In the United States, many counties in the West and Southeast experience increasing water scarcity, with government agencies forced to regulate consumption or call for conservation. [17] Over-pumping of groundwater in Texas, India and elsewhere threatens the agricultural future of many farmers.[18]

 

In the land of Israel, Israel’s main aquifers and the Sea of Galilee have dipped below their red lines in recent years, endangering water quality.[19] This has been due to increasing demand and overall reduced rainfall. The Israeli Ministry of the Environment has warned that “Preservation of the country's scant water sources may be the greatest challenge facing Israel today.”[20]

 

Piped water and irrigated fields give us the misimpression that the availability of fresh water is virtually limitless. Yet freshwater is scarce on planet earth.[21] And these technologies obscure how water is becoming even more limited due to a plethora of factors, among them increasing demand, climate change and pollution of freshwater supplies. Can human society simultaneously enjoy pumped and piped water and use it wisely?

 

For modern use of water to continue in the long-term, we will have to develop a deeper water awareness. That is where the teachings of our 3000-year old tradition come in. These teachings on rain and water can help us cultivate an appreciation for water, and inspire us every day to value and protect everything we use.

 



[1] Avot of Rabbi Natan 34:10. This introduction is based on Dr. Akiva Wolff's “Water: A Sukkos Drash.”

[2] See, for example, Numbers 20:3.

[3] Midrash Tanchuma Bamidbar 2 and Babylonian Talmud, Tractate Ta'anit 9a. When Miriam dies, the well goes away (see Numbers 20:1-2).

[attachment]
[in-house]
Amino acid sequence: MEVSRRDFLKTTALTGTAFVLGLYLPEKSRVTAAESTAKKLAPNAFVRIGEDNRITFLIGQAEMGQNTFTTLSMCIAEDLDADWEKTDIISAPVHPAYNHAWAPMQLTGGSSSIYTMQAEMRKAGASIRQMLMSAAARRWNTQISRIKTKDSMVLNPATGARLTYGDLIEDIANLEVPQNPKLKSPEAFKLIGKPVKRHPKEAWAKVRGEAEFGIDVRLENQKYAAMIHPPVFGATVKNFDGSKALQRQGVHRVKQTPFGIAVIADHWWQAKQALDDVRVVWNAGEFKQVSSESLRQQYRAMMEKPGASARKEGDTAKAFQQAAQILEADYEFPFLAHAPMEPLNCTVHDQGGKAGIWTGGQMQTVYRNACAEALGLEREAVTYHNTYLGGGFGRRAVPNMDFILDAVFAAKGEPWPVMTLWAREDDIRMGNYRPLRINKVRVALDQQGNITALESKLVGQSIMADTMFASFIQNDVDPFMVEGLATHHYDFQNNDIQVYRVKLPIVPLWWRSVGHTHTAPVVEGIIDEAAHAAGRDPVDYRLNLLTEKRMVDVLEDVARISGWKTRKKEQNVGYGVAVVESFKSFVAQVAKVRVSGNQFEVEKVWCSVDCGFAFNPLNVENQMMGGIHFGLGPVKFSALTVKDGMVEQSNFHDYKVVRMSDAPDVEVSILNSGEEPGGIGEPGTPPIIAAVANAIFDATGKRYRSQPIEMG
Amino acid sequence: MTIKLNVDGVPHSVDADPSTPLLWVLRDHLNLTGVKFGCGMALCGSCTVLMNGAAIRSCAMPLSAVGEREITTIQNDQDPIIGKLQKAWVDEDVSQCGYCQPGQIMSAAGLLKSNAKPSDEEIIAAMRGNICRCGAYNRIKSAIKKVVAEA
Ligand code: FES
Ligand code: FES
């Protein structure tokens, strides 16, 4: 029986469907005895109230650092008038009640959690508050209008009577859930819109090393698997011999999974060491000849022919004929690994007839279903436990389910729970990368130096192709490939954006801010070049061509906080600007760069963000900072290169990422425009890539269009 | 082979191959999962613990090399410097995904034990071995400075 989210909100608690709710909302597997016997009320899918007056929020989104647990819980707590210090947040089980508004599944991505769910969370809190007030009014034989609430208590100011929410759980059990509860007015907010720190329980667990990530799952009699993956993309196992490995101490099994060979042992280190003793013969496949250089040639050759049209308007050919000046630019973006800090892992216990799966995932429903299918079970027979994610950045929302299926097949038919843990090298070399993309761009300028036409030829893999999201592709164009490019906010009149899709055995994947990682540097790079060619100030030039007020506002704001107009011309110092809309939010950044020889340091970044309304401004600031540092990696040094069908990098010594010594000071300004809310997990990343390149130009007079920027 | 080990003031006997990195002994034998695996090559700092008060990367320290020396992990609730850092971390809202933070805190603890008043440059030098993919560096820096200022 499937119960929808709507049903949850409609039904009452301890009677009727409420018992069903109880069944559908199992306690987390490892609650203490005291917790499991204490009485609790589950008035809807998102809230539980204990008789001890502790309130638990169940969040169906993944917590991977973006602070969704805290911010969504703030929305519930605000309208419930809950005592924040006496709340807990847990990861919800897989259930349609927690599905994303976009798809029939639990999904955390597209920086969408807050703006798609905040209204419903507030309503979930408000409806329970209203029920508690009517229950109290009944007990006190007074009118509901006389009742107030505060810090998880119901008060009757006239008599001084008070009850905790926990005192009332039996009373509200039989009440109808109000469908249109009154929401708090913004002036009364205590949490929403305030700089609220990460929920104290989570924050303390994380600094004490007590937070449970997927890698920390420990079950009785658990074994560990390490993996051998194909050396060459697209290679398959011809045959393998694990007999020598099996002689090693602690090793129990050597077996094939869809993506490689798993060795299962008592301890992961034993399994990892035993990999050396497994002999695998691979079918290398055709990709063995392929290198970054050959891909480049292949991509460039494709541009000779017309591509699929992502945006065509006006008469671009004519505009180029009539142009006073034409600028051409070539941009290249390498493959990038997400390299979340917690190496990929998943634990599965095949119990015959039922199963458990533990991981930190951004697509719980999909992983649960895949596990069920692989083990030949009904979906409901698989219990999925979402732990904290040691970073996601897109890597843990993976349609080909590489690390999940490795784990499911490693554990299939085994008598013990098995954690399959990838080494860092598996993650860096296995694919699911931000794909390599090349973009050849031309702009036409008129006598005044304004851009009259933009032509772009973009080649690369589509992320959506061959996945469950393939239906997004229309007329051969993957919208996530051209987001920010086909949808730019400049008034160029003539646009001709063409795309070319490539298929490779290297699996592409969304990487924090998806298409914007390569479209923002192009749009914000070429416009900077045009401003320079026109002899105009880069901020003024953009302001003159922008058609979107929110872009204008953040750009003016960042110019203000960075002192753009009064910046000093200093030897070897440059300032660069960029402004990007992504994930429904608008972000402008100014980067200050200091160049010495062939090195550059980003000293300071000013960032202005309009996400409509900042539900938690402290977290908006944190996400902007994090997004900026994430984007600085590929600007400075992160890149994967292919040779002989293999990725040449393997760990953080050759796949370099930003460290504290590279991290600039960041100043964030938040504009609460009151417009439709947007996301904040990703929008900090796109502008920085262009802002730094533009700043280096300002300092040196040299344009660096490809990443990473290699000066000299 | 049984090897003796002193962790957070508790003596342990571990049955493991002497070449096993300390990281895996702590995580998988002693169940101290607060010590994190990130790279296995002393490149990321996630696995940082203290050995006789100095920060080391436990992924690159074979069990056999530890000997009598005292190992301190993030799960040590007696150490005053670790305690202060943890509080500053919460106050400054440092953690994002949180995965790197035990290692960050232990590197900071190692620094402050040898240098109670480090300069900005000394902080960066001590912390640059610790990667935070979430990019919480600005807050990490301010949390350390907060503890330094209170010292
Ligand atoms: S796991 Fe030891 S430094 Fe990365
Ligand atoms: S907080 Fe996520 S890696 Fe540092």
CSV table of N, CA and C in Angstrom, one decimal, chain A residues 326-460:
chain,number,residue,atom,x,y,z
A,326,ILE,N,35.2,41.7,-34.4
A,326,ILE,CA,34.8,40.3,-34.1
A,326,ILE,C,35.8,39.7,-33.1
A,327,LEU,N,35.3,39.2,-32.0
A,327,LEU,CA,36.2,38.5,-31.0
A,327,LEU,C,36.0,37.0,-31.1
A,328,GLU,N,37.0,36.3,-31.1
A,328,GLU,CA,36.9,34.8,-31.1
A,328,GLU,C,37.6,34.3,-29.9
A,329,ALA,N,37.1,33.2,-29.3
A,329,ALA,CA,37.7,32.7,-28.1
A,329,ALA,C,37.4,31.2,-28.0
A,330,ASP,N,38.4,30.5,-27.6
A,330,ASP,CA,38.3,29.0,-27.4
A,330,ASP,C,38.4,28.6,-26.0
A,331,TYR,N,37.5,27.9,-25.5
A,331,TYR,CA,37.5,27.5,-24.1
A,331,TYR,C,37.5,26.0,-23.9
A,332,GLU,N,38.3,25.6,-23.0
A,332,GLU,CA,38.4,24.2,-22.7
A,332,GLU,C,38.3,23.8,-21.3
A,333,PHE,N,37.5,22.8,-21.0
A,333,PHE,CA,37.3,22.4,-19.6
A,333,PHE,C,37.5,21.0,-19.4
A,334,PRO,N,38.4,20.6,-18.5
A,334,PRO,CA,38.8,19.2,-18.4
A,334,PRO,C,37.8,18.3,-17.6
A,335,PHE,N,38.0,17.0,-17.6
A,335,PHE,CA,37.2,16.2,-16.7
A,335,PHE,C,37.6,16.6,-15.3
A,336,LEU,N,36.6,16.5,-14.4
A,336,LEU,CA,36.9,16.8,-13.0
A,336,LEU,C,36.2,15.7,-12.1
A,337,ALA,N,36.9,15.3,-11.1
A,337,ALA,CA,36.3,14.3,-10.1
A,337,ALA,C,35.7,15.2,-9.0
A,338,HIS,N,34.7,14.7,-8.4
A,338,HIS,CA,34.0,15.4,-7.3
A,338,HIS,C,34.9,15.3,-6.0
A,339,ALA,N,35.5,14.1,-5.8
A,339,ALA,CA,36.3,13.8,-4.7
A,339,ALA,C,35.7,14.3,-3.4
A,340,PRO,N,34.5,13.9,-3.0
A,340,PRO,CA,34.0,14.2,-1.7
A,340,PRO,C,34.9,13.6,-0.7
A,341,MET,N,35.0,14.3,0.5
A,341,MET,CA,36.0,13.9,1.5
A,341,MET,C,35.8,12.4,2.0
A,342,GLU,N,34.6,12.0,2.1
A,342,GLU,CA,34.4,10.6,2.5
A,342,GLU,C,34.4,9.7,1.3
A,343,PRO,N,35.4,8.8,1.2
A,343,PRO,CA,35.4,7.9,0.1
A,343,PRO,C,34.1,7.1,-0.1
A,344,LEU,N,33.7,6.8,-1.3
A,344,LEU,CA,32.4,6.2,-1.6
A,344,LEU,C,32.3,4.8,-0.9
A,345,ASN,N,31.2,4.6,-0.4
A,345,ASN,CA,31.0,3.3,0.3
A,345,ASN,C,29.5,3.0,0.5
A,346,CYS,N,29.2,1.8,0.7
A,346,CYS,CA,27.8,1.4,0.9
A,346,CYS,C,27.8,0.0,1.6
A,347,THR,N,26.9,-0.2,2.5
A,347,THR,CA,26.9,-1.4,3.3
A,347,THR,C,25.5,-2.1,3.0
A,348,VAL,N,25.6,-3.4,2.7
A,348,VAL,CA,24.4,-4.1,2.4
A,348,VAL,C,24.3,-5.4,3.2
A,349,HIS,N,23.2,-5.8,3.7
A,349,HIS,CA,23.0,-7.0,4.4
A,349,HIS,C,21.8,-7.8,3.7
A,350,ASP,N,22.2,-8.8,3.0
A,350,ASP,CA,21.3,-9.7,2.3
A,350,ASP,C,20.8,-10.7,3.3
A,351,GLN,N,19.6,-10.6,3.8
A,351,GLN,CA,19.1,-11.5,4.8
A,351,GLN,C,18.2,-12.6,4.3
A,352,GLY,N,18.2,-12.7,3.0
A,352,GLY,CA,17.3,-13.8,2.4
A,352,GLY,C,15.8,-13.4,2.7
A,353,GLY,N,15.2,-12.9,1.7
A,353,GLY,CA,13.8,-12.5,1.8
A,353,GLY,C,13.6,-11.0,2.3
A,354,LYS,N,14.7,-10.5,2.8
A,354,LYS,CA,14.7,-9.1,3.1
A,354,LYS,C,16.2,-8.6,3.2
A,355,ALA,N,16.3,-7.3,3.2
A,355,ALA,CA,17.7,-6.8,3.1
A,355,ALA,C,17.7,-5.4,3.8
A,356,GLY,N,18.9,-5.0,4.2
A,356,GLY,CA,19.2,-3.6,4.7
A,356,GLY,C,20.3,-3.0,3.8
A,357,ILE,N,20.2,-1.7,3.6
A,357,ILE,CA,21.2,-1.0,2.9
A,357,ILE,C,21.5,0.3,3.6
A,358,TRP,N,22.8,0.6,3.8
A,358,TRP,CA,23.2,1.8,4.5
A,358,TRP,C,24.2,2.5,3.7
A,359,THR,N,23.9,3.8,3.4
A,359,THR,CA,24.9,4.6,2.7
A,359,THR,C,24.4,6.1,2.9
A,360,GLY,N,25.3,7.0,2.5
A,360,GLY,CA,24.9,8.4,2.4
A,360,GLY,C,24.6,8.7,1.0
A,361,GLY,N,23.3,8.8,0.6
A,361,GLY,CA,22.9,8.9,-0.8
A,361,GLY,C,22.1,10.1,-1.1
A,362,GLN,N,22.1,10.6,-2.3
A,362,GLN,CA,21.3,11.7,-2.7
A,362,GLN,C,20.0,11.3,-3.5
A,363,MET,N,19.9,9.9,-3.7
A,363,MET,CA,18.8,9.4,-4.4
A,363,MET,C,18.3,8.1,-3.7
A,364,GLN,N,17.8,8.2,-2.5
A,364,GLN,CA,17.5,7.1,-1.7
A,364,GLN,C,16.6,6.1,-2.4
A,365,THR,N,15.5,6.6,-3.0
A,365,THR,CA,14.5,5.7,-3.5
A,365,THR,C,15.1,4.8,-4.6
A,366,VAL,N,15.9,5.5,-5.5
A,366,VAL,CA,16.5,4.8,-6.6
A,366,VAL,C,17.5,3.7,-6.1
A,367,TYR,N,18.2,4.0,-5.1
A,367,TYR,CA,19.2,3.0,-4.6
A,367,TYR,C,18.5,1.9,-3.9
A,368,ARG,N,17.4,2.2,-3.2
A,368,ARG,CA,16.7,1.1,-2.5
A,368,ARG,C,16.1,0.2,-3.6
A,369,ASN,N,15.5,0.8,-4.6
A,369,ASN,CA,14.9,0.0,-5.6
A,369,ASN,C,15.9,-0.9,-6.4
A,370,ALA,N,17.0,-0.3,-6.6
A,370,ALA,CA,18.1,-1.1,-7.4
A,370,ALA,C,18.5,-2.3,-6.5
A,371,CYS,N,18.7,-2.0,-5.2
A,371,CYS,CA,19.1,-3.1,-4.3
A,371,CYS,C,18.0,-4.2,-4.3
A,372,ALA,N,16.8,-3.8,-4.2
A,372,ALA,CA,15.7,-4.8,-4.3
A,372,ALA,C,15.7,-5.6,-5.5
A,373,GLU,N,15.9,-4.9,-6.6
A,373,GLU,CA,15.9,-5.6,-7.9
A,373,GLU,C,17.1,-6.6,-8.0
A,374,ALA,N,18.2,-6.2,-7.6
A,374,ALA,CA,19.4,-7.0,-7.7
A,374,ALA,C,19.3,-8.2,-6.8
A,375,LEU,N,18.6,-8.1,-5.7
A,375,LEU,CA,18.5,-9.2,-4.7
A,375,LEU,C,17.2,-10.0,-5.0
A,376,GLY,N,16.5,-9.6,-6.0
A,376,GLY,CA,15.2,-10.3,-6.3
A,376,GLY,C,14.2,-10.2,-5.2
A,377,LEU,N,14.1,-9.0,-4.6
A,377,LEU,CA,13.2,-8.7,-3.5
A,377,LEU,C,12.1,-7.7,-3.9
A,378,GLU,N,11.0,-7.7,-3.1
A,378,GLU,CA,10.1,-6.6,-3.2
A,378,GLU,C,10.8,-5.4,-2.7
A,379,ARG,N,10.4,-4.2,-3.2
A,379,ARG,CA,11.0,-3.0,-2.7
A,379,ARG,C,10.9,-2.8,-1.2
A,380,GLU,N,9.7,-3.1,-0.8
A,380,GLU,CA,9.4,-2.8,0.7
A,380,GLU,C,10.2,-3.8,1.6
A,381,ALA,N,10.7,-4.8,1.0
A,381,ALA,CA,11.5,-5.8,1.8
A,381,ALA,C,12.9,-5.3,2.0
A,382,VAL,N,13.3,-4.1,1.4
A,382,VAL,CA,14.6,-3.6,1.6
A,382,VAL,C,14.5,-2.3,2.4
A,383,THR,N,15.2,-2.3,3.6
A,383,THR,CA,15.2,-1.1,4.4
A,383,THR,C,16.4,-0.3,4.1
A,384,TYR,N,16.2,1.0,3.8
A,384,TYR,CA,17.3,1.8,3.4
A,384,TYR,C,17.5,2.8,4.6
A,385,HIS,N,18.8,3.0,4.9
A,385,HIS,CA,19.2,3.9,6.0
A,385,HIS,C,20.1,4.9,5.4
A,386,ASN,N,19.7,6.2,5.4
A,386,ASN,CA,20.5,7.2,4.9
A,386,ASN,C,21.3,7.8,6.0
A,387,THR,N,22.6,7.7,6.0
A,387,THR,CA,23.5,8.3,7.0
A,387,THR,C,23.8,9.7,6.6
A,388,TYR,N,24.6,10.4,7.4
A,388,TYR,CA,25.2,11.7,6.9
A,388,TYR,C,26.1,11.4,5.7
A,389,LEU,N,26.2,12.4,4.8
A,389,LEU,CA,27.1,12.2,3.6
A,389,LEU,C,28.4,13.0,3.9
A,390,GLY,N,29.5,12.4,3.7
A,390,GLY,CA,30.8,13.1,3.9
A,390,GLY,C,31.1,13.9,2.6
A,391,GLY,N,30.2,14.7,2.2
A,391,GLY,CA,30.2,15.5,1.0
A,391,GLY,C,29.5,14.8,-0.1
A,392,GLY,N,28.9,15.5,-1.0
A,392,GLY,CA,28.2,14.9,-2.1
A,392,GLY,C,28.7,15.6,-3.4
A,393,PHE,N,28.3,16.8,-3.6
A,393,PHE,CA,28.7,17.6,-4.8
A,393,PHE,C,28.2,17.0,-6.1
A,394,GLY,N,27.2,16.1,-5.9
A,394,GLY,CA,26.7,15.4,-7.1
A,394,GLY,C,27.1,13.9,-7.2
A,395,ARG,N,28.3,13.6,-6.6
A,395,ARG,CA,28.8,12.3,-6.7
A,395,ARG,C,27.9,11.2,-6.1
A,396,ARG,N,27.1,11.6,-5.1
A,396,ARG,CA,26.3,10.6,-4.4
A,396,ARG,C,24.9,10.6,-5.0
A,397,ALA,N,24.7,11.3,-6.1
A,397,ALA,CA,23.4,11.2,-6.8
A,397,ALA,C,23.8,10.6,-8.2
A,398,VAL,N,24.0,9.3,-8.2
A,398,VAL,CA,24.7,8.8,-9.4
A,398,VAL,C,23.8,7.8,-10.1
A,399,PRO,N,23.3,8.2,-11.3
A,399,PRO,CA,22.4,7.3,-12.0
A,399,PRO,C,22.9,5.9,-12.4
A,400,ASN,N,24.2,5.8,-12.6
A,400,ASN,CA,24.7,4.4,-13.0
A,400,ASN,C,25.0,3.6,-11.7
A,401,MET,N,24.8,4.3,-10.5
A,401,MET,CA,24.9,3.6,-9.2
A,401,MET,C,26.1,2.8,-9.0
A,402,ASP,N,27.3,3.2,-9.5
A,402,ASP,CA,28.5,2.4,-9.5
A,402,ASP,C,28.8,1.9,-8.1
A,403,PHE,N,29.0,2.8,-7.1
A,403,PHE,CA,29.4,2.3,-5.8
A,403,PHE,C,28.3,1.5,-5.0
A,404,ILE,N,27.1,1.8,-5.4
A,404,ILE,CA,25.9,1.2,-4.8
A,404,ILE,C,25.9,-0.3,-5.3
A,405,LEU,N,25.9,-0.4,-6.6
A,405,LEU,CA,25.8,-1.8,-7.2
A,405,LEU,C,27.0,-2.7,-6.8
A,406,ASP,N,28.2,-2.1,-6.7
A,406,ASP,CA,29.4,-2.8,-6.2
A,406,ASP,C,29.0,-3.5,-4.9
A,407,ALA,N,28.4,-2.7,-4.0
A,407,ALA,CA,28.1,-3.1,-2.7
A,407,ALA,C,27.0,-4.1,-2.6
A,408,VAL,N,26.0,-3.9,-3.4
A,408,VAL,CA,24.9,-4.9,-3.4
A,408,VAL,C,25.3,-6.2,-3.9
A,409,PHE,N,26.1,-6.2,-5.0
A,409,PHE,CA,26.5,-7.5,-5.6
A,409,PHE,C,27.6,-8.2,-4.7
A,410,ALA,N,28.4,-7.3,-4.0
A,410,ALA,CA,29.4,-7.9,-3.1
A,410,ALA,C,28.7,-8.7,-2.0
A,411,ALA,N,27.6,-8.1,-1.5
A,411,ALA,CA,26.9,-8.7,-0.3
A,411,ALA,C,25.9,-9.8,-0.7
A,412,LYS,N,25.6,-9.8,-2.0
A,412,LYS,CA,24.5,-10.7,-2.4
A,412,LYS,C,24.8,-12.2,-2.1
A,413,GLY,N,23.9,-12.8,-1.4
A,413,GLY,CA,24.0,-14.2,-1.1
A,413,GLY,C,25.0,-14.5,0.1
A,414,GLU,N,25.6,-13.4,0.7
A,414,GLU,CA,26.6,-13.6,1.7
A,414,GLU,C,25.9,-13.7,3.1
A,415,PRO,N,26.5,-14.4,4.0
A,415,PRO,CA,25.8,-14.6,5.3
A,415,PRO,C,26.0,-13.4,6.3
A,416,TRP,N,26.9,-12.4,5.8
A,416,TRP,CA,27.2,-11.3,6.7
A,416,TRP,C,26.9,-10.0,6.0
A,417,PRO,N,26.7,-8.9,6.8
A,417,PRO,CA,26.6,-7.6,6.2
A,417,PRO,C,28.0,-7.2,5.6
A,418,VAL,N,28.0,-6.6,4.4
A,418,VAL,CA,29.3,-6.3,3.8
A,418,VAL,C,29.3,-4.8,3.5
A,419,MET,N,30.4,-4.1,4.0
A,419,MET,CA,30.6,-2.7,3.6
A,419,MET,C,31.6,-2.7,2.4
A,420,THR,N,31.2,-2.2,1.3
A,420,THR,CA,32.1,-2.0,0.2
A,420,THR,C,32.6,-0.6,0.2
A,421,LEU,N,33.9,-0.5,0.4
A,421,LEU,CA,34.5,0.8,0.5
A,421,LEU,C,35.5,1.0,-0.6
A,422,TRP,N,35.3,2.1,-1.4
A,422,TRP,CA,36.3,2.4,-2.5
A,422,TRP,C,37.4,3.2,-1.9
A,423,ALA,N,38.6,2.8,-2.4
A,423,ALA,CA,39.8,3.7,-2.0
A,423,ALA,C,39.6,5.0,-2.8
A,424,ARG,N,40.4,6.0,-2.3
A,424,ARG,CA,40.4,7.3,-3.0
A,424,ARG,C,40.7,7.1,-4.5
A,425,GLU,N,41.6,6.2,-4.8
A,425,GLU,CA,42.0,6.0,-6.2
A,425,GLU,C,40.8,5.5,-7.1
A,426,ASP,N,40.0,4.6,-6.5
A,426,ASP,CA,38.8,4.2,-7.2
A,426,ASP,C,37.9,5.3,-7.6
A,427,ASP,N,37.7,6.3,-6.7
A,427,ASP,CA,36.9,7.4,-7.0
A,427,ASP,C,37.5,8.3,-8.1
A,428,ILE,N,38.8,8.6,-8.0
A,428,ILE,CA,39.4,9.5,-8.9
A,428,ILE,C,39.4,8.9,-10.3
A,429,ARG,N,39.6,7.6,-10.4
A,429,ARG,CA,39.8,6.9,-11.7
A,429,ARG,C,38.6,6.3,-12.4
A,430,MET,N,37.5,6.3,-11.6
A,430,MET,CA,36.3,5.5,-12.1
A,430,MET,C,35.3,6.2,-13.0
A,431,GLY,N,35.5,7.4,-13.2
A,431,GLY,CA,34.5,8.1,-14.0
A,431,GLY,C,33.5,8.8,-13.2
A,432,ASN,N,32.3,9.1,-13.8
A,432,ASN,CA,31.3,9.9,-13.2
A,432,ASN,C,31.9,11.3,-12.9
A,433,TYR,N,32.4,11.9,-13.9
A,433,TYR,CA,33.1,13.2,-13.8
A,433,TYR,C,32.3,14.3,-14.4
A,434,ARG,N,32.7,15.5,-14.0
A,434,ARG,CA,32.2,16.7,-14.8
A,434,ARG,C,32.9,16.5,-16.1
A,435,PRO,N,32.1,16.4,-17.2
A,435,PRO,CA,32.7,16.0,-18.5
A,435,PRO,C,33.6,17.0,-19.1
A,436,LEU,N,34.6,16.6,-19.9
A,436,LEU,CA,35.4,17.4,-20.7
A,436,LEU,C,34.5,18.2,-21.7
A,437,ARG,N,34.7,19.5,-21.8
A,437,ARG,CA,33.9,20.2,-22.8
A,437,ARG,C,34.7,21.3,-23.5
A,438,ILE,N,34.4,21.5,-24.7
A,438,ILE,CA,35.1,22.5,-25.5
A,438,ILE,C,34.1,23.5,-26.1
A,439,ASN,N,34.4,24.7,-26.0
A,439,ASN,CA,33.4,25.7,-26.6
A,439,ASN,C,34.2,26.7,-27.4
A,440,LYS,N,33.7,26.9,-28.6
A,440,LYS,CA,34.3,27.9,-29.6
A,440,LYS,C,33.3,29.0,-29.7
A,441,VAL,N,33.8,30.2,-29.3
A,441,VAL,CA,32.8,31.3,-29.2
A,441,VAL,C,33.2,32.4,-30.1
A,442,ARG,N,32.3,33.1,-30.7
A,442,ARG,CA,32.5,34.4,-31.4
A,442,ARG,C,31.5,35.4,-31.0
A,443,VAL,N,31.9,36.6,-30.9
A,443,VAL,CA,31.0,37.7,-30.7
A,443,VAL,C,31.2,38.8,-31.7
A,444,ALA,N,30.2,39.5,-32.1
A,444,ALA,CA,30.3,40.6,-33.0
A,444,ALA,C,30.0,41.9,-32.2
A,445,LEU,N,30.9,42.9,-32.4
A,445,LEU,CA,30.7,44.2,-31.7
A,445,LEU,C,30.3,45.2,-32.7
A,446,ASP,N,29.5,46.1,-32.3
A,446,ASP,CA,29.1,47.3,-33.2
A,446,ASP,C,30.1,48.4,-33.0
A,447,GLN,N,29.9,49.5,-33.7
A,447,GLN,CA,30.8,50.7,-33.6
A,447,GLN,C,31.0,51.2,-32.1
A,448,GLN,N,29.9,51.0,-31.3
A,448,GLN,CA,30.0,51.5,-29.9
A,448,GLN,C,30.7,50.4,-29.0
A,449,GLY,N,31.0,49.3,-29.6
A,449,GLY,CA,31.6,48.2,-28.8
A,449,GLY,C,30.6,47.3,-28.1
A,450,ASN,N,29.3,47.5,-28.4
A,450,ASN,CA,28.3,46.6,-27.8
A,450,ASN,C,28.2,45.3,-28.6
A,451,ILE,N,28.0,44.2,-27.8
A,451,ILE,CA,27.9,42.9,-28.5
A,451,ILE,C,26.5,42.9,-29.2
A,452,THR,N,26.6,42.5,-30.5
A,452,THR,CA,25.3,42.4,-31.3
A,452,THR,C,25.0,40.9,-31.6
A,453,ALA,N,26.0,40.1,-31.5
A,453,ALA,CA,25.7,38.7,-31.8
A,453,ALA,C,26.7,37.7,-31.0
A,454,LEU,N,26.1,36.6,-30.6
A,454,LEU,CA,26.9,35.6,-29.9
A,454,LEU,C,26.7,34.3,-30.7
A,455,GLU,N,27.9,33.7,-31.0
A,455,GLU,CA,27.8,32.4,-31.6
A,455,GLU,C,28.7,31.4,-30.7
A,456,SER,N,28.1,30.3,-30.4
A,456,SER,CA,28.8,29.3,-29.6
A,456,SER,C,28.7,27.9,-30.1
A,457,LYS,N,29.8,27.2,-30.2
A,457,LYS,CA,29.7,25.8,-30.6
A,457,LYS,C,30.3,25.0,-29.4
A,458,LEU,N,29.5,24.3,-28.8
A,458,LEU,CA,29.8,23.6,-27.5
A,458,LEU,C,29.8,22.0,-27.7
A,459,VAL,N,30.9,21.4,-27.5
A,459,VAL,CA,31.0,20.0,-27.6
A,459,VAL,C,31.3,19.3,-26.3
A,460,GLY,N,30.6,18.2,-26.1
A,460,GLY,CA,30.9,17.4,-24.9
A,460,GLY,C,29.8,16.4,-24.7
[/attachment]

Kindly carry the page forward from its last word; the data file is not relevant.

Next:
[4] Jeremiah 2:12, 17:13.

[5] Numbers 21:17.

[6] Babylonian Talmud, Tractate Ta’anit 10a, citing Job 5:10. Thus when rain is withheld in Israel, it is because of Divine intervention in response to Israel's actions, as the second paragraph of Shema makes clear.

[7] "Climate: Israel". U.S. Library of Congress, online: at http://countrystudies.us/israel/36.htm

[8] Normals & Extremes, Central Park, New York, 1869 to Present, National Weather Service Forecast Office, 01 April 2006.

[9] For example, Rabbi Alex Israel teaches regarding rain in the Land of Israel: “The dependency of the mountain-land makes it a difficult place to live. Throughout the book of Genesis we read of periodic famine in Canaan. Israel is destined to live a life of dependency on God. This is Israel's legacy, its historic challenge. The land of Israel is naturally insecure and that is precisely the reason that it was destined for Israel.” Commentary to Parshat Eikev, 5766, originally posted on website of Midreshet Lindenbaum, Jerusaslem.

[10] Jewish National Fund, written site information at Ein Sataf, Israel. The wheat and barley were planted during the winter rains. Fig and date trees survive near water sources, while olives trees, grapevines, and pomegranate trees are able to subsist on the water they receive in the world during the six months from April to October when it usually does not rain in Israel.